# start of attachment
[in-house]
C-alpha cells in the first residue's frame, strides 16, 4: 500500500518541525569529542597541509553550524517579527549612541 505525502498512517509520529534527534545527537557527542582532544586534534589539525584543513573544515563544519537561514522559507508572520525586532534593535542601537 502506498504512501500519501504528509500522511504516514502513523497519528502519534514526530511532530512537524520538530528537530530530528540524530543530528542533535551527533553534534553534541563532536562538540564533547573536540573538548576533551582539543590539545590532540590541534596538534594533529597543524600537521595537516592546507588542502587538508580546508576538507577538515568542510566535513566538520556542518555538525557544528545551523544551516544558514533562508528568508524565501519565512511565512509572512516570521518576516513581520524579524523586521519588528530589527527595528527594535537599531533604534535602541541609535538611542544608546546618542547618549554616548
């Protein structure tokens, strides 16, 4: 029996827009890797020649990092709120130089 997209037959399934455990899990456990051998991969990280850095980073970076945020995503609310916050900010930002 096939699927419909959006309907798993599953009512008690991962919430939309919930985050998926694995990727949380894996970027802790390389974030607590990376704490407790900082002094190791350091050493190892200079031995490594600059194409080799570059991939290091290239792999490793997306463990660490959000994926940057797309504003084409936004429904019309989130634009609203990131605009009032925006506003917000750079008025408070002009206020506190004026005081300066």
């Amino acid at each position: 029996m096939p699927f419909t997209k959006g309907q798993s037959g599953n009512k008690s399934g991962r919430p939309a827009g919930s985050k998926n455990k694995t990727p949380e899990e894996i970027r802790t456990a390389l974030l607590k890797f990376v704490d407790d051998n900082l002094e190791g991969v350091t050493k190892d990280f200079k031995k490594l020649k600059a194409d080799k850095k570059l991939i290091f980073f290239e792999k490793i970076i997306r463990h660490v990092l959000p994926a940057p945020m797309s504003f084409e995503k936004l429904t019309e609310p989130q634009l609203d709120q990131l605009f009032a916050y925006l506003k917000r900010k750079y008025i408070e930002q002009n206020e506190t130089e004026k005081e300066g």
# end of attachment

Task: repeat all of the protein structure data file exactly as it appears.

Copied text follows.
[in-house]
C-alpha cells in the first residue's frame, strides 16, 4: 500500500518541525569529542597541509553550524517579527549612541 505525502498512517509520529534527534545527537557527542582532544586534534589539525584543513573544515563544519537561514522559507508572520525586532534593535542601537 502506498504512501500519501504528509500522511504516514502513523497519528502519534514526530511532530512537524520538530528537530530530528540524530543530528542533535551527533553534534553534541563532536562538540564533547573536540573538548576533551582539543590539545590532540590541534596538534594533529597543524600537521595537516592546507588542502587538508580546508576538507577538515568542510566535513566538520556542518555538525557544528545551523544551516544558514533562508528568508524565501519565512511565512509572512516570521518576516513581520524579524523586521519588528530589527527595528527594535537599531533604534535602541541609535538611542544608546546618542547618549554616548
């Protein structure tokens, strides 16, 4: 029996827009890797020649990092709120130089 997209037959399934455990899990456990051998991969990280850095980073970076945020995503609310916050900010930002 096939699927419909959006309907798993599953009512008690991962919430939309919930985050998926694995990727949380894996970027802790390389974030607590990376704490407790900082002094190791350091050493190892200079031995490594600059194409080799570059991939290091290239792999490793997306463990660490959000994926940057797309504003084409936004429904019309989130634009609203990131605009009032925006506003917000750079008025408070002009206020506190004026005081300066």
């Amino acid at each position: 029996m096939p699927f419909t997209k959006g309907q798993s037959g599953n009512k008690s399934g991962r919430p939309a827009g919930s985050k998926n455990k694995t990727p949380e899990e894996i970027r802790t456990a390389l974030l607590k890797f990376v704490d407790d051998n900082l002094e190791g991969v350091t050493k190892d990280f200079k031995k490594l020649k600059a194409d080799k850095k570059l991939i290091f980073f290239e792999k490793i970076i997306r463990h660490v990092l959000p994926a940057p945020m797309s504003f084409e995503k936004l429904t019309e609310p989130q634009l609203d709120q990131l605009f009032a916050y925006l506003k917000r900010k750079y008025i408070e930002q002009n206020e506190t130089e004026k005081e300066g």